Never the Monster, Always the Bride: The Bride of Frankenstein in film and television

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May 23, 2017, 11:30 AM EDT

Everyone knows the iconic Universal monsters. In fact, Universal is betting an entire cinematic franchise on that very fact. The upcoming release of The Mummy heralds seven films already in some form of development. These films are going to cover all the classics—your Mummy, obviously, your Invisible Man, your Creature From the Black Lagoon, and the lone woman from the original lineup, the Bride of Frankenstein.

("But Clare, where's Dracula?" Languishing in the completely forgotten Dracula Untold, which was supposed to be the first installment of this franchise, and of which we will never speak again.)

Among her monstrous peers, the Bride is unique. She receives the least amount of screen time in her cinematic debut, and she doesn't kill anybody. But at least that's more screen time than she was given in the source material. In Mary Shelley's Frankenstein, the Bride isn't a character—she's a condition. The monster informs Dr. Frankenstein that the only way he'll leave human society is if the doctor makes him a companion. Dr. Frankenstein agrees, but after he salvages the requisite corpses and builds the female monster, he becomes horrified at the idea that the two monsters might have equally monstrous children and overrun the world. Instead of the slightly more logical step of simply unhooking the relevant plumbing, Dr. Frankenstein destroys her body before he even animates her.

Basically, he's not sure what to do with her, a theme that's repeated in the following attempts to bring the Bride back to life in film and television. Before the Dark Universe (ooh, spooky) takes its own stab at the Bride of Frankenstein, let's see what's been made of her over the last 80 years on screen.

The Bride of Frankenstein (dir. James Whale, 1937)

The original better-than-the-original sequel, The Bride of Frankenstein conceives of the Bride not as a condition, but as a gift. Reformed Dr. Henry Frankenstein gets immediately tempted back to the dark side by the amazingly named Dr. Septimus Praetoris. If Dr. Frankenstein can provide a body for the Bride, then Dr. Praetoris will provide a synthetic brain. Most of the film is a build-up to the Bride's appearance, as both the doctors and the monster await her animation with bated breath.

And what an animation. The reason why the Bride of Frankenstein's ratio of icon status to screen time is so skewed is because of actress Elsa Lanchester and Universal makeup artist Jack Pierce. She looks like a cross between a bride, a shriven corpse and a royal mummy. In fact, her iconic hairstyle is an attempt to recreate Nefertiti's famous headdress with actual hair. For all her beauty, she's chilling and alien, moving jerkily and hissing like a swan at the Monster, whom she loathes on sight. Rejected, the Monster opts for the Nice GuyTM nuclear option, killing everyone except Dr. Frankenstein and his wife Elizabeth.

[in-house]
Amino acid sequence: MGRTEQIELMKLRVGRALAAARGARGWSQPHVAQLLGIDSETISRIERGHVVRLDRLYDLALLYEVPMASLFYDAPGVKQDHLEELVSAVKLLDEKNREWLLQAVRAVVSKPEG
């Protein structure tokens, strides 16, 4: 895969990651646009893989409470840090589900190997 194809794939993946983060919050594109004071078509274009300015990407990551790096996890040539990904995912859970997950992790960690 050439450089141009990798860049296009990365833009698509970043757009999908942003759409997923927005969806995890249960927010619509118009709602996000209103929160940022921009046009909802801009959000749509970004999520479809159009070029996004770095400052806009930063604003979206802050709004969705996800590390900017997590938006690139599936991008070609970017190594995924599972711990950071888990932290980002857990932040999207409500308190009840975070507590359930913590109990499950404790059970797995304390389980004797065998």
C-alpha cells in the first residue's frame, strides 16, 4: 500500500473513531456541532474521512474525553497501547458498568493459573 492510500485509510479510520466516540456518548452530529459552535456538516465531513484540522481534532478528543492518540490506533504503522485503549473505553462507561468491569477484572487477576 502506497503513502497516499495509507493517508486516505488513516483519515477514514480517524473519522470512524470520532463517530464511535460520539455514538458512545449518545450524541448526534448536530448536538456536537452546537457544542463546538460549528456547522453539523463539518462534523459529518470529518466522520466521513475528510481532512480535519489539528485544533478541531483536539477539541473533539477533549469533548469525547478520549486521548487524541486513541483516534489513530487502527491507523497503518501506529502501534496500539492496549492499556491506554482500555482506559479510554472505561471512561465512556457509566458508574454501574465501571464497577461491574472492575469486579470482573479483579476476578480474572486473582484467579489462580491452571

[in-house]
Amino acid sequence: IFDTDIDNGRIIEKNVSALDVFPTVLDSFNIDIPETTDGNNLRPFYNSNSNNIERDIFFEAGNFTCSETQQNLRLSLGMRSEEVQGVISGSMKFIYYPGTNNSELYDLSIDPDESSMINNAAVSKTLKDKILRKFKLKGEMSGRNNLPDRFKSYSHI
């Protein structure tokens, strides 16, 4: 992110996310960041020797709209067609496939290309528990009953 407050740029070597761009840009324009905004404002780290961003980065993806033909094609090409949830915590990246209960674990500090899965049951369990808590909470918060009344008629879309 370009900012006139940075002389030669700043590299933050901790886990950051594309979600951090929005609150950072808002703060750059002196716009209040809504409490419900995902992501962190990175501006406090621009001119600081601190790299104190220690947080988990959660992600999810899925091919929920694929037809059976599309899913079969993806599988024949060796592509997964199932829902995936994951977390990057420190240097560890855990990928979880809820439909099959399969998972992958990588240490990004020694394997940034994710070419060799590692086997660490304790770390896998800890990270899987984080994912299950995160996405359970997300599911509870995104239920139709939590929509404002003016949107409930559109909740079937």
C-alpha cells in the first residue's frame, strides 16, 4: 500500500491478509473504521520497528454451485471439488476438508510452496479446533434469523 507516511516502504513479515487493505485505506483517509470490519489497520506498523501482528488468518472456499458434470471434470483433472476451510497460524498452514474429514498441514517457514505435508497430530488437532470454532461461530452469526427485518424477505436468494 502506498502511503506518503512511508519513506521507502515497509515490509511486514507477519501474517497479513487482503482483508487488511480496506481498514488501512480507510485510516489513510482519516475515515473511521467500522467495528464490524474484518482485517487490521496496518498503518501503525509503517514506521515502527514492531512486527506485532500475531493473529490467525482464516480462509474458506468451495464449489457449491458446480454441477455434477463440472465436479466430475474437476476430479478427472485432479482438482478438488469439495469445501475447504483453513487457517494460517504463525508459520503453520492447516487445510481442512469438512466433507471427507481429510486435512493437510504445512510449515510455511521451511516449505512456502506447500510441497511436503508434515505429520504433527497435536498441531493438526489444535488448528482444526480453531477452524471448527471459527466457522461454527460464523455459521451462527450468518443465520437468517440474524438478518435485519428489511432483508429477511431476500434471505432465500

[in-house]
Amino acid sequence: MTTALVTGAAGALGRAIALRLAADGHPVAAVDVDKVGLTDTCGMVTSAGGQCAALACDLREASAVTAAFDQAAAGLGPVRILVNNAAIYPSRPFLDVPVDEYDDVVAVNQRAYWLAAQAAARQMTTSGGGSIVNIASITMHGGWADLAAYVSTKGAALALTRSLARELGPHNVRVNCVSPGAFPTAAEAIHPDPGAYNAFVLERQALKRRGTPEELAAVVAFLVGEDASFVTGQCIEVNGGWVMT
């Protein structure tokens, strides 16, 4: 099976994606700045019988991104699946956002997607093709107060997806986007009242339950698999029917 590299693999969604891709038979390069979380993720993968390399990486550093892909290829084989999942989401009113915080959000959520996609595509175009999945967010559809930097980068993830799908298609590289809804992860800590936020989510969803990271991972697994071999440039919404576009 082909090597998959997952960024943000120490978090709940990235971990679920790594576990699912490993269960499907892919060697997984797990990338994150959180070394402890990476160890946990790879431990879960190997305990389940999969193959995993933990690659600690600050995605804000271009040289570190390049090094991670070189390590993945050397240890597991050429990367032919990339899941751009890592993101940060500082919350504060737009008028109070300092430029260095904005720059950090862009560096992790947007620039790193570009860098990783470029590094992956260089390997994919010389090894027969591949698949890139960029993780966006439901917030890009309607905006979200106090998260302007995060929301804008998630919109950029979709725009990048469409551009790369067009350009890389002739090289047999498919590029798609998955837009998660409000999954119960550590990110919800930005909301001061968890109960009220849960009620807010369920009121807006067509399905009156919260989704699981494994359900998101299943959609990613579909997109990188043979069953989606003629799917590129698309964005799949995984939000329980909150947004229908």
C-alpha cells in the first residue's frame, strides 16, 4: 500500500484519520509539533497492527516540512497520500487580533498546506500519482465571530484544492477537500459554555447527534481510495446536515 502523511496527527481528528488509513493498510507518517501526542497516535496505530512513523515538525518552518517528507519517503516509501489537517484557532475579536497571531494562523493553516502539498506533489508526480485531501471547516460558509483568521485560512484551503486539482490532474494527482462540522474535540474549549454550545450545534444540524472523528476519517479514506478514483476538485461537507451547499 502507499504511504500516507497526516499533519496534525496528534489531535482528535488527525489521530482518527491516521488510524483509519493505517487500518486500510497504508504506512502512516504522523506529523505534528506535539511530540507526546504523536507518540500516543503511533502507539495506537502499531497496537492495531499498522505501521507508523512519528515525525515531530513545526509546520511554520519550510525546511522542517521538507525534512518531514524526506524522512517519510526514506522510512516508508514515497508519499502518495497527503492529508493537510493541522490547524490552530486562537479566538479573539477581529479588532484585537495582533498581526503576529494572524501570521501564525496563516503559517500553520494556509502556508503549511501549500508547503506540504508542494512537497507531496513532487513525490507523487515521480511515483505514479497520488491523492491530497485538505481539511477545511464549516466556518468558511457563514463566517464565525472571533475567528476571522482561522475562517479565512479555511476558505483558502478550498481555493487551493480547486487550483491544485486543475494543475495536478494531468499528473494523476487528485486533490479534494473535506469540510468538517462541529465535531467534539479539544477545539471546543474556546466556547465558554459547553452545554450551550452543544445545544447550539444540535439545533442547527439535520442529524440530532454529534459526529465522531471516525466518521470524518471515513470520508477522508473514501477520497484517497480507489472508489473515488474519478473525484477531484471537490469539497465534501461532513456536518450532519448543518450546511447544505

Interesting, Lanchester also plays Mary Shelley in a prologue with husband Percy and Lord Byron, who express surprise that sweet little Mary could tell such a horrifying story. (Thankfully, the film chooses to ignore what Lord Byron actually got up to that summer.) The authorial intent of this scene was to neuter the horror, by showing that's it's sprung from Mary's head to create a remove. But I quite like the reading that the doctors playing God has resulted in them creating an unnatural creature in the image of their God—Mary, their author.

The Bride (dir. Franc Roddam, 1985)

The Bride is a deeply bizarre film. It's as if a dark wave fan in the '80s watched Dune and the "Wuthering Heights" music video too fast while suffering a fever. It boasts an all-star cast — Sting! Quentin Crisp! Jennifer Beals right after Flashdance! Clancy Brown! Is! The! Monster! — but you've probably never heard of it.

Crisp (playing a brief riff on Dr. Praetorius) perishes five minutes into the movie assisting the birth of Eva, the titular Bride. (This is not an equitable trade.) After an animation process that apparently requires a full-body white gimp suit, newborn Eva recoils from the Monster. The ensuing Nice Guy Monster Tantrum leaves everyone but himself, Eva, and Baron Charles Frankenstein dead. While the Monster goes on a heartwarming quest of self-discovery in an Italian circus, poor Eva is in the clutches of the decadent Baron. (We know he's decadent because he's played by Sting.) When a somehow even more decadent Henry Clerval asks if Charles is going to turn her into the perfect mate, Charles scoffs … but eventually tries to groom Eva, dresses her like a doll, watches her sleep, and then tries to sexually assault her. "Luckily," the monster returns after his heartwarming quest of self-discovery and rescues her. They walk into into the sunset (or Venice) hand in hand, Eva's previous issues with the monster suddenly so small in comparison to what she experienced under Charles' control.

As you might be able to tell, Eva is, despite being the title character, purely an object in this film. While she does have flashes of autonomy and willfulness, she's mostly just a beautiful, wide-eyed innocent. A perfect woman, according to the rapacious male gaze of Charles, is an inherently unnatural woman. Other than the circumstances of her birth, Eva's not a monster at all, in either behavior or design. And honestly, neither is the Monster, who yearns only for human connection and understanding. The real monster is clearly Charles, but since the film's draw is that it stars Sting, the film observes that fact but largely shrugs at it. I guess in the eighties, watching Sting do anything was considered worthwhile.